* Centrica, QPI acquire Western Canada natural gas
* Pay C$1 bln for Suncor conventional operations
* Production of 250 mmcf/d from 978 bfc of reserves
* Suncor shifting focus to unconventional gas
* Proceeds could be used for share buyback
* Suncor shares down 3.6 pct
(Recasts with details on acquisition, adds Suncor share-price
move and analyst's comment)
April 15 Britain's Centrica Plc and
Qatar Petroleum International said on Monday they will buy
Suncor Energy Inc's conventional natural-gas business in
Western Canada for C$1 billion ($986.73 million), their first
acquisition since they decided in 2011 to hunt jointly for
international energy assets.
Centrica, Britain's biggest energy supplier and its partner,
the international arm of the world's largest liquefied-natural
gas exporter, will take control of Suncor gas assets in Alberta,
British Columbia and Saskatchewan that produce 250 million cubic
feet per day from reserves pegged at 978 billion cubic feet.
When combined with its other Canadian gas properties, the
acquisition will give Centrica 60 percent of the gas needed for
its Direct Energy unit, which delivers energy to six million
customers in Canada and the United States, while Qatar gets its
first exposure to the Canadian natural gas industry.
"The acquisition provides attractive returns in a region we
know well, and significantly increases the size and quality of
our portfolio," Sam Laidlaw, Centrica's chief executive, said in
The deal stands apart from of the recent foreign interest in
Canada's natural gas sector, which has been aimed at the
country's massive shale-gas deposits and feeding its nascent
liquefied natural gas industry.
Recent acquisitions include PetroChina's C$2.2
billion purchase of a 49.9 stake in Encana Corp's
Duvernay shale-gas property in Alberta, and Exxon Mobil Corp's
C$2.6 billion buyout of Celtic Exploration Ltd for its
unconventional gas properties in Alberta and British Columbia.
Indeed, North America's shale-gas boom over the last decade
has forced Qatar Petroleum to find new buyers for
millions of tonnes a year of LNG it had planned to sell to the
"For Centrica, the transaction is primarily a hedge against
its power business in Western Canada and has reasonable overlap
with its existing Western Canadian production," Andrew Potter,
an analyst at CIBC World Markets, said in a research note. "For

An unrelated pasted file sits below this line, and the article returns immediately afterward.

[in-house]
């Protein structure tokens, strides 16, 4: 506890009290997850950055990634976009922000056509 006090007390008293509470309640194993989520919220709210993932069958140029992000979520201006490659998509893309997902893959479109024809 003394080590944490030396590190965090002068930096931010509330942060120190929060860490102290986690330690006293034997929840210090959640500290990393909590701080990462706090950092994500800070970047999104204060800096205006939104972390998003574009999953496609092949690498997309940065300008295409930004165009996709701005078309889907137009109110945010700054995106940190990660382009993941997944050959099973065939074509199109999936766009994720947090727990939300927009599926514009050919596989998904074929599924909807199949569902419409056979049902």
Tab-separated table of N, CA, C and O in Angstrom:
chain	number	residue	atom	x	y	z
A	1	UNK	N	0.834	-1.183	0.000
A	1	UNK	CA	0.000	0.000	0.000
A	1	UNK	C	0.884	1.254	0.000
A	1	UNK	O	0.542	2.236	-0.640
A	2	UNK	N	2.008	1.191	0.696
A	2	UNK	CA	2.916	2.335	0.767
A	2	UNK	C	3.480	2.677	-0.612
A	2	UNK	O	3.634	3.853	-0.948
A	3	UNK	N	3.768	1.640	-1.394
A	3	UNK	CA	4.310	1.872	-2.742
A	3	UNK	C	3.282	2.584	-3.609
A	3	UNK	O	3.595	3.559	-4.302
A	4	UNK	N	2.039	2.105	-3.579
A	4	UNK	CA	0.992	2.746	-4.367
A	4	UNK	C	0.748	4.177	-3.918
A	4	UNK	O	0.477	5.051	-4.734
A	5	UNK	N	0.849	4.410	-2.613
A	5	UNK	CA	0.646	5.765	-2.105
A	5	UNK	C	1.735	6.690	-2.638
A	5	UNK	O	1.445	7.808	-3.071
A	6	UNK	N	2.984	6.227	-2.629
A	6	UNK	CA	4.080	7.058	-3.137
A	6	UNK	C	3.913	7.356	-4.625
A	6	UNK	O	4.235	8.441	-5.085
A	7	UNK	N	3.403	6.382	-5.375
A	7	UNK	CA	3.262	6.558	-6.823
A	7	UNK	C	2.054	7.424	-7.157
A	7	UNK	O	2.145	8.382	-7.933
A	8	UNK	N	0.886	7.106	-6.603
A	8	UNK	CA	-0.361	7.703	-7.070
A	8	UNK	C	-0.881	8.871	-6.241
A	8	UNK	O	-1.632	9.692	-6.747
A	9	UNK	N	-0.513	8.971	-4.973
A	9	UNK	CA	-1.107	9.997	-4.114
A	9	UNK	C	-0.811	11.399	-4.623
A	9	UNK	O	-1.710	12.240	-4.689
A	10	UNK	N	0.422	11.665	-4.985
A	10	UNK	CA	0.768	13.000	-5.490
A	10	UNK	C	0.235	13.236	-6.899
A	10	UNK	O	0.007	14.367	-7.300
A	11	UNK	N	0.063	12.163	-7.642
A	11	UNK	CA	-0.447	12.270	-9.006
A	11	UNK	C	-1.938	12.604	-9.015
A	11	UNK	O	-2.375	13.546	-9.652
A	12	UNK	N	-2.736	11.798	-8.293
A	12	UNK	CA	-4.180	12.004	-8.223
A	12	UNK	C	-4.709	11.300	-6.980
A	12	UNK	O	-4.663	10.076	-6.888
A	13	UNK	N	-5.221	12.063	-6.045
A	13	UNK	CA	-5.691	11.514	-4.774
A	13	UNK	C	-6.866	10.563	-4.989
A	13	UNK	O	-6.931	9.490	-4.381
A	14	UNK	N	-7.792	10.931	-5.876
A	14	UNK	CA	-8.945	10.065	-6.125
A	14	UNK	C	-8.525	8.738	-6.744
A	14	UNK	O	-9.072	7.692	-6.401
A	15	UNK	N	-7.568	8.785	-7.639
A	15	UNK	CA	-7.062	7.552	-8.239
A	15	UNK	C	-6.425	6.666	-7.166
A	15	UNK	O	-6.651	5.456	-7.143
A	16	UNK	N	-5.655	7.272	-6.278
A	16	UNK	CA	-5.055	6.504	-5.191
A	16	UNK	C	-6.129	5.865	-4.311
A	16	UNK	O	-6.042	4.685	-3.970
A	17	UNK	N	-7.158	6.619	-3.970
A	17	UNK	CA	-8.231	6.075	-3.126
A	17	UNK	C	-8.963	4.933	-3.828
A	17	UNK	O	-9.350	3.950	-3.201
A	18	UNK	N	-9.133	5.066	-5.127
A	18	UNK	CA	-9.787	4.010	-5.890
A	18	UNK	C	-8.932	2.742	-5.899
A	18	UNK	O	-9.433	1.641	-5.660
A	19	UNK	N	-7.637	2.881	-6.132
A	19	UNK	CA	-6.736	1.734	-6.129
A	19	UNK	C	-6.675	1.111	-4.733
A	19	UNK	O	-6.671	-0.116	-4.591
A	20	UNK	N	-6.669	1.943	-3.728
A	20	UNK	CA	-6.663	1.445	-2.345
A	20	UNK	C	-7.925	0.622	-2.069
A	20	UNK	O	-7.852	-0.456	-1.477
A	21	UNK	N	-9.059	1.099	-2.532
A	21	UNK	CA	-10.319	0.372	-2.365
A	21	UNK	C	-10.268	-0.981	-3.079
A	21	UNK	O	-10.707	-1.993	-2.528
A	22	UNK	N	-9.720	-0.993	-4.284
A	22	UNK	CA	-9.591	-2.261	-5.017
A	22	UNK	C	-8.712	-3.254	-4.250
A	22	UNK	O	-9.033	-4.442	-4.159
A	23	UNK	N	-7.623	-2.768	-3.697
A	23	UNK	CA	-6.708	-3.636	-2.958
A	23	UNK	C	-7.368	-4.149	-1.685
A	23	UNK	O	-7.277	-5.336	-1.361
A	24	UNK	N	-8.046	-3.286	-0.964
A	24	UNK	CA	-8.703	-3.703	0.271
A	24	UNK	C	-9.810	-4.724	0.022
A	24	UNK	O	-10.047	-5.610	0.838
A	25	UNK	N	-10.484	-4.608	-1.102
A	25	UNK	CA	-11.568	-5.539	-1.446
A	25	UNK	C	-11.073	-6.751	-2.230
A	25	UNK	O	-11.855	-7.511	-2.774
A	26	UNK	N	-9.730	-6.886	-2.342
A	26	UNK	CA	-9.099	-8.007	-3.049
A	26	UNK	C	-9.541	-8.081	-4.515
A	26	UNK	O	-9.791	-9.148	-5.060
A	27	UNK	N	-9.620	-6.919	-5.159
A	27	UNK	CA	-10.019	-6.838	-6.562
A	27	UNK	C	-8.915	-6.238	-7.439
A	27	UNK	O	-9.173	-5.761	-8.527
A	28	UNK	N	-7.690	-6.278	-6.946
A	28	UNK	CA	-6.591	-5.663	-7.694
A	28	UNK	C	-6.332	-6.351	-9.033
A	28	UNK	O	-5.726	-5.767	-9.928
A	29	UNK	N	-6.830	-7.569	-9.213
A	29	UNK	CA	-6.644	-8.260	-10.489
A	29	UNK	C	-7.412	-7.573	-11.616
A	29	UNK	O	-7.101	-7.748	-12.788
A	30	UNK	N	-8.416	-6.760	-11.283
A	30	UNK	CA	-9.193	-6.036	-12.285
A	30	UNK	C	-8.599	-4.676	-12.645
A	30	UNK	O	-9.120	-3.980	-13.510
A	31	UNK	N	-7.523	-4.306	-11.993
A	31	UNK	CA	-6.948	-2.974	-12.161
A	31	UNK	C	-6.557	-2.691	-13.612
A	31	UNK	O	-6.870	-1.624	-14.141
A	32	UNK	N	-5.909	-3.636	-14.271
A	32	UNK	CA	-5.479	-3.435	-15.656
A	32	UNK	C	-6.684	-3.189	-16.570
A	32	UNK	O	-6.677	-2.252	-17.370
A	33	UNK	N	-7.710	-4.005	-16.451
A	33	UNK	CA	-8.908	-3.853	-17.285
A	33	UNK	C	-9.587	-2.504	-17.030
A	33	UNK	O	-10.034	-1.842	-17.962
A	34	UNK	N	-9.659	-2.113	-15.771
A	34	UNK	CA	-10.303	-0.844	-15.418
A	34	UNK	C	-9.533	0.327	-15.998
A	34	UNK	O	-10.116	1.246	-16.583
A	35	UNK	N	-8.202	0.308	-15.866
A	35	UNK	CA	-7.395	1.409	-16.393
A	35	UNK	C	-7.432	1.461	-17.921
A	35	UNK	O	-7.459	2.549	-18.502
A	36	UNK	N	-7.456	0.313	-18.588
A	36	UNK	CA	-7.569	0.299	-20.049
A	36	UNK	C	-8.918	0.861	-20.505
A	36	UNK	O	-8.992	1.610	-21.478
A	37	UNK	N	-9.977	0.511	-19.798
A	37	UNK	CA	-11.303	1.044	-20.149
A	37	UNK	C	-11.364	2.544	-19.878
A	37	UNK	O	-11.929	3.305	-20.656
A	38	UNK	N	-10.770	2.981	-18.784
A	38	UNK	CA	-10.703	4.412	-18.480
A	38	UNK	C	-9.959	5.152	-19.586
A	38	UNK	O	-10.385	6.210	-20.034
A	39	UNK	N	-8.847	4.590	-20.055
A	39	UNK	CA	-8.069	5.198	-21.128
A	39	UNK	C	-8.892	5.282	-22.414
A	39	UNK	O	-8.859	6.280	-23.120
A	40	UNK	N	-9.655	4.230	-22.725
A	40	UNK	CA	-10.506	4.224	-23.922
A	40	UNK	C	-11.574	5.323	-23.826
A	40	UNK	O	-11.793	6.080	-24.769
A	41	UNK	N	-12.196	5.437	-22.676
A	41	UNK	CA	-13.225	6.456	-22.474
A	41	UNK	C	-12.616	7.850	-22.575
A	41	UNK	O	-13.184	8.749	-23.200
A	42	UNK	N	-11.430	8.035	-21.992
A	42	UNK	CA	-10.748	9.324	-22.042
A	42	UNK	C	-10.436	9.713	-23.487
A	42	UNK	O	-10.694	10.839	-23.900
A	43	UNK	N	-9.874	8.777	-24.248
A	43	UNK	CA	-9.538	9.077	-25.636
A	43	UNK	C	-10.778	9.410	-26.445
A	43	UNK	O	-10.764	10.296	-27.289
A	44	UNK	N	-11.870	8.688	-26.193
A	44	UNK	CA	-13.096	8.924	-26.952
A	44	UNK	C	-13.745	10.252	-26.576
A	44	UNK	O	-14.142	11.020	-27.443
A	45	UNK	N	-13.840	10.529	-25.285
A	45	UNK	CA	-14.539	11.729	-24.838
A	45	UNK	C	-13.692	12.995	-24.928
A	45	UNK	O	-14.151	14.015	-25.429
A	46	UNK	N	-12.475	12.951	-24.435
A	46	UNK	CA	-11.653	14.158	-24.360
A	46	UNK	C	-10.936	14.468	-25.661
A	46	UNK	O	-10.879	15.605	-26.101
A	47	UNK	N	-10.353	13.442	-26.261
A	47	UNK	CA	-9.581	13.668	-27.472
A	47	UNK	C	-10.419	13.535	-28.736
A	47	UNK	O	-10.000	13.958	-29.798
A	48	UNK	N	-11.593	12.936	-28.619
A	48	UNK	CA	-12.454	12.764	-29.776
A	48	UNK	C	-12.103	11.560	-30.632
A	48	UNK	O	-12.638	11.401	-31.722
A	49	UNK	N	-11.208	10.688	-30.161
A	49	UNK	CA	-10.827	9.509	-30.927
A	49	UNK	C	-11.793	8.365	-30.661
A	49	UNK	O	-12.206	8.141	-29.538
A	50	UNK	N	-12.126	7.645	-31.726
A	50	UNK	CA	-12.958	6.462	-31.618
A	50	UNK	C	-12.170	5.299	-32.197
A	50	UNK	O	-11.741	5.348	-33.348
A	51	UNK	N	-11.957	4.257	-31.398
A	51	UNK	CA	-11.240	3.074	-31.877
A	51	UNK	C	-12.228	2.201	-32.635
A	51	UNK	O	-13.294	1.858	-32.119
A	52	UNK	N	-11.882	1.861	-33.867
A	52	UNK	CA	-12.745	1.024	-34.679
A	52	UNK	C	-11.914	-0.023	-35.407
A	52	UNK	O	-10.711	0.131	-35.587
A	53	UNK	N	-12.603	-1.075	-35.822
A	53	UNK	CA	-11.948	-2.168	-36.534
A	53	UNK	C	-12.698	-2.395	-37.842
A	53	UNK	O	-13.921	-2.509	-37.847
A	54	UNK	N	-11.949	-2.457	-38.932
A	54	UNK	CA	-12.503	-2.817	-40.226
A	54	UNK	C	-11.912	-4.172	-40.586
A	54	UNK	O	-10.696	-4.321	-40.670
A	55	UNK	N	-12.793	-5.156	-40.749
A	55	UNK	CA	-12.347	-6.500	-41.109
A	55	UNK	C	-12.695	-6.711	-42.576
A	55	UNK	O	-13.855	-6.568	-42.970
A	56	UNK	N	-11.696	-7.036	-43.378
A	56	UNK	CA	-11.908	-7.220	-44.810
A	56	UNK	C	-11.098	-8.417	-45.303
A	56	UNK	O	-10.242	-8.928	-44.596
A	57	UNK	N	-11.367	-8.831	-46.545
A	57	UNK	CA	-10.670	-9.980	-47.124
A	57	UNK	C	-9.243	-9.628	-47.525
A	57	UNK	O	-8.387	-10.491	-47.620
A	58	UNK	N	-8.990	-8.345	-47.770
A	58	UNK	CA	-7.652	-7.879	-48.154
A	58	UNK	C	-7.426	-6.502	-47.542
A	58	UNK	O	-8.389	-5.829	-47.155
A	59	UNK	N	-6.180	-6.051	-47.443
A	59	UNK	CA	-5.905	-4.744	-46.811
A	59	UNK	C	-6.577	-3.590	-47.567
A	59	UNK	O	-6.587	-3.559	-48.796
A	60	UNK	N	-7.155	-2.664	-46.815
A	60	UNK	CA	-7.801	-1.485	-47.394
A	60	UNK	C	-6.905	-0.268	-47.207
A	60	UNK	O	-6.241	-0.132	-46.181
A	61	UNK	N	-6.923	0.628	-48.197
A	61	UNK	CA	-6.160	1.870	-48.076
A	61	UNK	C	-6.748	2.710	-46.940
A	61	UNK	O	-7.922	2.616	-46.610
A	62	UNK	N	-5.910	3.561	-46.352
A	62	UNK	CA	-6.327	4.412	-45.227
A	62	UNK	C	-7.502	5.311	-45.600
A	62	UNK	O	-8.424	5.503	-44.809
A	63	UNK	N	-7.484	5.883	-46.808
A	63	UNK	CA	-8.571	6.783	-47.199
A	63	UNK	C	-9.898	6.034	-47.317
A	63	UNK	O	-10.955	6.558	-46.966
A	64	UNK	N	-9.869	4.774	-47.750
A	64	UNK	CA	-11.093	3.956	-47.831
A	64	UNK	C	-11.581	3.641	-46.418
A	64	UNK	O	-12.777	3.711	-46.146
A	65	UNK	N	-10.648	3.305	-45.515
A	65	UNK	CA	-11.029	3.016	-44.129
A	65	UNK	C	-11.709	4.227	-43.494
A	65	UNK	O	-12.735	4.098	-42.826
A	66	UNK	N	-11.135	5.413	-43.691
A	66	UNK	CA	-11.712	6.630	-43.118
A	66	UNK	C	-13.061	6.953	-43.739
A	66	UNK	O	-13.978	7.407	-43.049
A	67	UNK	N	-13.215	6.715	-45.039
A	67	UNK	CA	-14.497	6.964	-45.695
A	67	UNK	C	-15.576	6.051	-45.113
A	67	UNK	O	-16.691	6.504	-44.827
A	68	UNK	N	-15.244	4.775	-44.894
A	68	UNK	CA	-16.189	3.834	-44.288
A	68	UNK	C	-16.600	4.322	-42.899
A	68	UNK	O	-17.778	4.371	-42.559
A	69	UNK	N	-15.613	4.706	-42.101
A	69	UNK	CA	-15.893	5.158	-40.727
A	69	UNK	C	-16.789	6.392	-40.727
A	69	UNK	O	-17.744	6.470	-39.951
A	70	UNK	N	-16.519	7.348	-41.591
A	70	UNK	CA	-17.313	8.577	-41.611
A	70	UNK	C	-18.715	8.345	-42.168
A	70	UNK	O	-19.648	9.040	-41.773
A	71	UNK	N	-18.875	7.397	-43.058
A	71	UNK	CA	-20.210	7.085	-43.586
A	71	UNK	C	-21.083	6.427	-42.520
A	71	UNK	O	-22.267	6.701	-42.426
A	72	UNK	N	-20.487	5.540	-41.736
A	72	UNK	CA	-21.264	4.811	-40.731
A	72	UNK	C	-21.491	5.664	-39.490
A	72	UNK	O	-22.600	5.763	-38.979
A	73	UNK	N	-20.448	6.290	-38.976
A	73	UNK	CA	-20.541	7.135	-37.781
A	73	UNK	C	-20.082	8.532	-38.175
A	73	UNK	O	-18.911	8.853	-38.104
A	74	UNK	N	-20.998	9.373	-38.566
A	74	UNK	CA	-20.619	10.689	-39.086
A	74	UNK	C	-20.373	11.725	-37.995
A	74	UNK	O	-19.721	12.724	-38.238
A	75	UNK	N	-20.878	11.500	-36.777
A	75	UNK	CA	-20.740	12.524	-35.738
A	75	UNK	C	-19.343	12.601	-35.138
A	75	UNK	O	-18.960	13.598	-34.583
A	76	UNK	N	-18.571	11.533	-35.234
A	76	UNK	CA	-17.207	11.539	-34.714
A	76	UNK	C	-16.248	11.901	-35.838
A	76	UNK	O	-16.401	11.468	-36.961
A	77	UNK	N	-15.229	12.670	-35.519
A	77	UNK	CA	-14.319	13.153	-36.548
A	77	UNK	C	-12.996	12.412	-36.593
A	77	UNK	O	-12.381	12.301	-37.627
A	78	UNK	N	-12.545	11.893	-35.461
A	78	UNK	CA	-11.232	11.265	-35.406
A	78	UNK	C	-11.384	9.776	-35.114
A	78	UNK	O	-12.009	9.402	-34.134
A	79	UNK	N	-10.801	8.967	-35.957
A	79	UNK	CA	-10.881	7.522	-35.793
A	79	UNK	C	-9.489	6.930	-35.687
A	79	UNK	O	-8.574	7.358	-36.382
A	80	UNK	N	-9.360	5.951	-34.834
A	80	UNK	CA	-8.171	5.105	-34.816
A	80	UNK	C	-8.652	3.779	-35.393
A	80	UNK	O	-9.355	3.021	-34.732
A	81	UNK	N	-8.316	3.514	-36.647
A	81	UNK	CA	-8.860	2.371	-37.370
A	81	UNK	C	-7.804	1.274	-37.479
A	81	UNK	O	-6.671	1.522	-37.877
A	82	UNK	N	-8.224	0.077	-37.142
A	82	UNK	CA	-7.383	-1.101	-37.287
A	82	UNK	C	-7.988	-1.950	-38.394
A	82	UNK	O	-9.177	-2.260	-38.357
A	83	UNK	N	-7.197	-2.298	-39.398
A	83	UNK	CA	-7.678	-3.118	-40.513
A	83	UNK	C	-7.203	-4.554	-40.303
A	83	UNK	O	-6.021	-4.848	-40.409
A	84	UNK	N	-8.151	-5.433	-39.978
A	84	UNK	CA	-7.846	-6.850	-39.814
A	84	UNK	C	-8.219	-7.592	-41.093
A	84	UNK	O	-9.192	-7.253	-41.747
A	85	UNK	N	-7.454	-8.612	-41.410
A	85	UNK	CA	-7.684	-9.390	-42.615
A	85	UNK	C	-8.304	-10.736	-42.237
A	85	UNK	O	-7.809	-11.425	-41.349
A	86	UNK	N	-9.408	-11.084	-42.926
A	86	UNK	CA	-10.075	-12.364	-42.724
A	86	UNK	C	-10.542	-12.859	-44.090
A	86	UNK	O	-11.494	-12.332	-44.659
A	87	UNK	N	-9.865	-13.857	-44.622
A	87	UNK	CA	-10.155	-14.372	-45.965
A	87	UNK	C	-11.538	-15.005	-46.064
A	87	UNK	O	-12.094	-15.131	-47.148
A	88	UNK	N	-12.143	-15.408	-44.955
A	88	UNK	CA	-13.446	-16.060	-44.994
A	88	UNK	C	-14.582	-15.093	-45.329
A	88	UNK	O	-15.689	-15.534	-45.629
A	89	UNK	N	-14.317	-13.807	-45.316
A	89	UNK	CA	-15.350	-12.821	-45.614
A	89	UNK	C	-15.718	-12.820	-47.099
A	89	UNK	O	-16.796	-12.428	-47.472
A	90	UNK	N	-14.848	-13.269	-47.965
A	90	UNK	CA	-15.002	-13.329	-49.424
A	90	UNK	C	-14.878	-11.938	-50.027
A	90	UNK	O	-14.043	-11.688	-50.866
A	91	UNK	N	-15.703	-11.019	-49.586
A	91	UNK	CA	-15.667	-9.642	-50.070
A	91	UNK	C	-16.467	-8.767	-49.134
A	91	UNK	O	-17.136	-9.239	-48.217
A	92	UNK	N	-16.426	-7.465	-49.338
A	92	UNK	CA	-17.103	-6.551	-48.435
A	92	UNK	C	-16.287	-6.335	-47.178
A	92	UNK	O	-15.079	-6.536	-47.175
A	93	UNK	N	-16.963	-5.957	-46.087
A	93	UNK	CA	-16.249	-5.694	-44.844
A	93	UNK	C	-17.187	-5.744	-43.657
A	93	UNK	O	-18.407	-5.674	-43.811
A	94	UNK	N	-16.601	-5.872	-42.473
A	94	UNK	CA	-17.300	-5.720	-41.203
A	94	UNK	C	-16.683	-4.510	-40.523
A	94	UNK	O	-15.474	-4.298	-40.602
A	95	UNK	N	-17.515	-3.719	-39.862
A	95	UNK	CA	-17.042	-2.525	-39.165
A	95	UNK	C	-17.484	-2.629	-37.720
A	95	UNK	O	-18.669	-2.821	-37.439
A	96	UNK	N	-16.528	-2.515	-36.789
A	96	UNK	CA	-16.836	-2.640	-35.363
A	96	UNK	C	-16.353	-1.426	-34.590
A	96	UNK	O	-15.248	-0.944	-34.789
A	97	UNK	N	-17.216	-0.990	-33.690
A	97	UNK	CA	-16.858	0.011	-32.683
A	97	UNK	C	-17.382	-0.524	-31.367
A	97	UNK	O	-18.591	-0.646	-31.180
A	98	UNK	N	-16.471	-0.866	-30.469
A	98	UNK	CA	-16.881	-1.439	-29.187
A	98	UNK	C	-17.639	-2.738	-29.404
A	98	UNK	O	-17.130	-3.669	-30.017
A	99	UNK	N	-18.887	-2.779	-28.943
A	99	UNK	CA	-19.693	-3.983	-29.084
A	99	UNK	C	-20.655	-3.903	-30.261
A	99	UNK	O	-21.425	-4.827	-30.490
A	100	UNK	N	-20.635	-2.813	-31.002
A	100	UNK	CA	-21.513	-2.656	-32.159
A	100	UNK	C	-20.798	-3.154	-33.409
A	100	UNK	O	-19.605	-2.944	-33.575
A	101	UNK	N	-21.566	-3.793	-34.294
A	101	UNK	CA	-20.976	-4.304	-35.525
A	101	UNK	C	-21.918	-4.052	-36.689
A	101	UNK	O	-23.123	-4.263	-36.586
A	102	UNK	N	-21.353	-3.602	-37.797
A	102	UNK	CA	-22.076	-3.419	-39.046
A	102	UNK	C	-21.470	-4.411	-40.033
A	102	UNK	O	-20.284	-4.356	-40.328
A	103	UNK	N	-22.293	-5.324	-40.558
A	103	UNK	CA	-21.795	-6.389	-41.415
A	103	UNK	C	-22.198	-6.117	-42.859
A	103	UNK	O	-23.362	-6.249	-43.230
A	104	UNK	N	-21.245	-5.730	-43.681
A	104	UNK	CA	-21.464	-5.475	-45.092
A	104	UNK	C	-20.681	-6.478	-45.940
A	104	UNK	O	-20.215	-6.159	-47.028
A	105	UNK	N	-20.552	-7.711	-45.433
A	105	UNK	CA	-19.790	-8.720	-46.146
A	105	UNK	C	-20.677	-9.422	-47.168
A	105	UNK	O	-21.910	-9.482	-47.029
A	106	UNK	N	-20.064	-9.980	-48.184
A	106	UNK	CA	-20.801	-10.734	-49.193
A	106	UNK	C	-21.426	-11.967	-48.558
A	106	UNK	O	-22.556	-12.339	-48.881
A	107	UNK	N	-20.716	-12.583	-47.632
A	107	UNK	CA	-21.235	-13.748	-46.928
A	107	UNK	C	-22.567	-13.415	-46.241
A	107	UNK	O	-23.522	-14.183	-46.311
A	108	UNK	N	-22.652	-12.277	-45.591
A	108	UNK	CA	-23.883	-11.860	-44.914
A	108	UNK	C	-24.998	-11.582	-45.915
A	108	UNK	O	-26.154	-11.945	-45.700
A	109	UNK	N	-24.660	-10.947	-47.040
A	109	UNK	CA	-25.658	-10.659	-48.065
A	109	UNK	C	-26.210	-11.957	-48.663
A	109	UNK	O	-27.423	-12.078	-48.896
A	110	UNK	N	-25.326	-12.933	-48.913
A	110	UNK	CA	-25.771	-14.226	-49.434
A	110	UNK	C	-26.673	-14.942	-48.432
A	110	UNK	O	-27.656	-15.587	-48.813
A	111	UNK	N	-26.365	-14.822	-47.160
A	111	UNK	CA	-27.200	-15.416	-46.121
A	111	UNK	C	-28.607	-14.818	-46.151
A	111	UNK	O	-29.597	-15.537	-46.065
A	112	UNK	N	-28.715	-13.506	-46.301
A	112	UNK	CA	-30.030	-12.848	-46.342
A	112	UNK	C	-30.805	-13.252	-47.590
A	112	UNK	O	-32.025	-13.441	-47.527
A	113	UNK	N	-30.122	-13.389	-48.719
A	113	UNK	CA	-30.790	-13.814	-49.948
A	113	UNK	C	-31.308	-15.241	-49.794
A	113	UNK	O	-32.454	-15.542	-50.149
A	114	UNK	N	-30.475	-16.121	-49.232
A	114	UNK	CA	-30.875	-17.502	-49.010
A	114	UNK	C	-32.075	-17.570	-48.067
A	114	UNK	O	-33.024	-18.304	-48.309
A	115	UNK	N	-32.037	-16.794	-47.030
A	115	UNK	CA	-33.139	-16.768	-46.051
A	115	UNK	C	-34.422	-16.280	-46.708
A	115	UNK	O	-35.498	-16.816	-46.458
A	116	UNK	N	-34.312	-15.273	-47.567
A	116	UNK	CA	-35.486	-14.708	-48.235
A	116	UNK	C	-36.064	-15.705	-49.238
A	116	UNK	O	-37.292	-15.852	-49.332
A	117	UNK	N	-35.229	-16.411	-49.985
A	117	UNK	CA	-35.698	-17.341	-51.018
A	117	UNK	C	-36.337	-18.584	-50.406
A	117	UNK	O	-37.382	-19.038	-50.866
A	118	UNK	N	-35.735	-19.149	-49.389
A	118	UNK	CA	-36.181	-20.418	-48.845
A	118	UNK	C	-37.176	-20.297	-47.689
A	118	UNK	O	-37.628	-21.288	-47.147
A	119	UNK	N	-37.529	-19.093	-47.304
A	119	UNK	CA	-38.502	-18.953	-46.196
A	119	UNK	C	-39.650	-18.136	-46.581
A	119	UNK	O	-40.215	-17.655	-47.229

Qatar, the motivation is a diversification strategy outside of
its traditional core region."
Qatar has imposed a moratorium on further gas export
projects from its vast North Field in the Middle East, prompting
Qatar Petroleum International to look abroad for growth.
"This investment in the Western Canadian Sedimentary Basin
is a significant step in the development of QPI's global
upstream business," Nasser Al-Jaidah, QPI's chief executive
officer, said in a statement.
Centrica will have a 60 percent stake in the Suncor
properties, while Qatar will own the remainder. The acquisition
is the first for the pair since they signed a memorandum of
understanding in December 2011 to cooperate on energy-related
The deal also includes more than 1 million acres of
undeveloped land, including some that may have the potential for
more production through the use of horizontal drilling and
multi-stage fracturing, a technique used to flush out
Suncor, Canada's No. 1 oil and gas company, has used its
conventional natural-gas business as a hedge against the gas
used in its extensive operations in the Alberta oil sands.
However, the company's unconventional gas assets, including its
holdings in the vast Montney shale gas region of northeastern
British Columbia were not included in the sale and development
could be speeded up if gas prices were to rise sharply.
"Natural gas is still an important part of our portfolio,"
said Sneh Seetal, a spokeswoman for Suncor. "This deal marks a
shift from conventional gas production to a smaller portfolio of
Suncor has not yet decided how it will use the proceeds from
the sale of its conventional gas operations. While the money
could be applied to its oil and gas business, Seetal said the
cash could also be used to fund a stock repurchase program.
"One of our priorities is returning cash to shareholders
through share buybacks and dividends," Seetal said.
Suncor's shares have fallen nearly 7 percent over the past
year. There were down again on Monday along with most commodity
stocks on fears that China's growth is slowing, falling C$1.04
to C$27.78 at midday on the Toronto Stock Exchange
Subject to regulatory approval, the acquisition will be made
by a joint venture called CQ Energy Canada Partnership owned by
Centrica's wholly owned subsidiary Direct Energy Resources
Partnership and QPI Energy Canada Ltd.
The deal is expected to close in the third quarter of 2013.
(Reporting by Scott Haggett in Calgary, Brenda Goh in London
and Daniel Fineren in Dubai. Editing by Rhys Jones, Jane
Merriman and Peter Galloway)